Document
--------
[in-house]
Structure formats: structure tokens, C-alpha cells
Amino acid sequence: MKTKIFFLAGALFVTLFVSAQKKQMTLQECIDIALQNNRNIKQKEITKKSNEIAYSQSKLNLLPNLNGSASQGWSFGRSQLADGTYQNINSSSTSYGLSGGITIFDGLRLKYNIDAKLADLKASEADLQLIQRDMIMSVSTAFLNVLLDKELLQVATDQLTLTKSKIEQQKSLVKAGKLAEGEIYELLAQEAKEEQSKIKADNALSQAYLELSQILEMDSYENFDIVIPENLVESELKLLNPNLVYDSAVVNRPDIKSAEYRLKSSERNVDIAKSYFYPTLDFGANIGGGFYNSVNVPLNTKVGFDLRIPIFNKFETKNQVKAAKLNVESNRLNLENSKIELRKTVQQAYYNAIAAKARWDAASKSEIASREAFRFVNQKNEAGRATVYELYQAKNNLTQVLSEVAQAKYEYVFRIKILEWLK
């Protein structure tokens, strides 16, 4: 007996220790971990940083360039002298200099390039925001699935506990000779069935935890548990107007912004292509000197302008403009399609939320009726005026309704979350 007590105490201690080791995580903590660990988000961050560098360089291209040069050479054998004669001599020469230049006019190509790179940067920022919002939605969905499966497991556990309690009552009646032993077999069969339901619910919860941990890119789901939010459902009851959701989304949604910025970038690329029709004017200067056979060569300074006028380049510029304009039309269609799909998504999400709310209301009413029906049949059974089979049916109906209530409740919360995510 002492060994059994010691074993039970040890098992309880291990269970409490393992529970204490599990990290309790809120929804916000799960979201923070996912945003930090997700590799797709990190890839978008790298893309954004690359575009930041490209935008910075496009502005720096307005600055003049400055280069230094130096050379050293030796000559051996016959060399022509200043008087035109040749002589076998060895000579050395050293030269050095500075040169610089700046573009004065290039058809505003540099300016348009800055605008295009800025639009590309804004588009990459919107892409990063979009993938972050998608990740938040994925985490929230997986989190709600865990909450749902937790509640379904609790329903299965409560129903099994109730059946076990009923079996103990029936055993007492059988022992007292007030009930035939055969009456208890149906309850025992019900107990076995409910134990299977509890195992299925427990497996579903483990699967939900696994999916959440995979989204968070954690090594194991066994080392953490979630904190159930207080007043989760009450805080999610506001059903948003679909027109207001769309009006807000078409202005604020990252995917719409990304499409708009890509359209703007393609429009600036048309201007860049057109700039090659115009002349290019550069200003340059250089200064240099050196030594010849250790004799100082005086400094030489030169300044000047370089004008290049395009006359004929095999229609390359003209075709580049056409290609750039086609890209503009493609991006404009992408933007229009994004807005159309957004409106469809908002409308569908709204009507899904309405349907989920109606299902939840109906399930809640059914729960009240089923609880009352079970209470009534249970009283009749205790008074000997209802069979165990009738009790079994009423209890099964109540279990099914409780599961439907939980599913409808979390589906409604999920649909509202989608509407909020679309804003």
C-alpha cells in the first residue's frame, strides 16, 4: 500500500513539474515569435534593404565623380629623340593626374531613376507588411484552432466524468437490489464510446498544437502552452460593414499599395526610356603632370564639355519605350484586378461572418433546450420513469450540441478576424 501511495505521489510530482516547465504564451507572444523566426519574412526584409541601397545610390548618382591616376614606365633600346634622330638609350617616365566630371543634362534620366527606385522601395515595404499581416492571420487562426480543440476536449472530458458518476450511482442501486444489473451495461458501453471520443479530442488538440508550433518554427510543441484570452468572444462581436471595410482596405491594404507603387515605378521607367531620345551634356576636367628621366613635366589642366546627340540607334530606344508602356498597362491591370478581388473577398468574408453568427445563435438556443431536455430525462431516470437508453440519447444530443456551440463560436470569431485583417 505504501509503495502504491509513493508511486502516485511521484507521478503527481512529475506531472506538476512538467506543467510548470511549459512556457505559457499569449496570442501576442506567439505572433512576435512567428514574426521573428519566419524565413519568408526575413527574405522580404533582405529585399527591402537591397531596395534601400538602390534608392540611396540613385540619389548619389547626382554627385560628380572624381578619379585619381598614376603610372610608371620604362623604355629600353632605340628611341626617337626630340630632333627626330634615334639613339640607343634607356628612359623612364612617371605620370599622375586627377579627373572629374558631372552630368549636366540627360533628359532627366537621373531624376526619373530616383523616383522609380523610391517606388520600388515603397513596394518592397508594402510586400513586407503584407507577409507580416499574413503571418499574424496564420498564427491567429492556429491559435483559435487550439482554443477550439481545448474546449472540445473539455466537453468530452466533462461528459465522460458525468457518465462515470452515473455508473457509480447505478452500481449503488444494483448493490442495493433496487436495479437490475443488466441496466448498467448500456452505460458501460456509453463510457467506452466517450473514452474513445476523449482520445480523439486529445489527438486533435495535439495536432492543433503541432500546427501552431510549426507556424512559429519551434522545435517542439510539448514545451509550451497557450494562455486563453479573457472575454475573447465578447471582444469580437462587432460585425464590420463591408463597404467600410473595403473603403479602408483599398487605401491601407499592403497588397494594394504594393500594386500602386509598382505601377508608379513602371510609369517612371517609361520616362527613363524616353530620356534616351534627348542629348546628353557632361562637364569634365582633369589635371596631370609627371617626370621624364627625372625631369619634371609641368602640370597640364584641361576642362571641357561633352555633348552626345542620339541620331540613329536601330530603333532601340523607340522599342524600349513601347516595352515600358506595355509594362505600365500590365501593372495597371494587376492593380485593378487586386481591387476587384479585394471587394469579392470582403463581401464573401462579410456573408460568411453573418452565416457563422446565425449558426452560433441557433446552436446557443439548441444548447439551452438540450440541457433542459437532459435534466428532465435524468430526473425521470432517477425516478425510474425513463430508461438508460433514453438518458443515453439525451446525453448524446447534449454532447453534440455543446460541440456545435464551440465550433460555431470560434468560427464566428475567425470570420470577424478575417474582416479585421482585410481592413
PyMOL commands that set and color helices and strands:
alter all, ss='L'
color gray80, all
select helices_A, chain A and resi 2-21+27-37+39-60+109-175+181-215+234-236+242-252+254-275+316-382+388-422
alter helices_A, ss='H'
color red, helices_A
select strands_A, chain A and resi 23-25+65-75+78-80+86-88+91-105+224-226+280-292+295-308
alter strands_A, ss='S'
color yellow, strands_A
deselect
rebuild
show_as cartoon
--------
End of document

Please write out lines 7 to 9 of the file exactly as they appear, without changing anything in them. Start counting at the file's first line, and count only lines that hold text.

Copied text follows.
alter all, ss='L'
color gray80, all
select helices_A, chain A and resi 2-21+27-37+39-60+109-175+181-215+234-236+242-252+254-275+316-382+388-422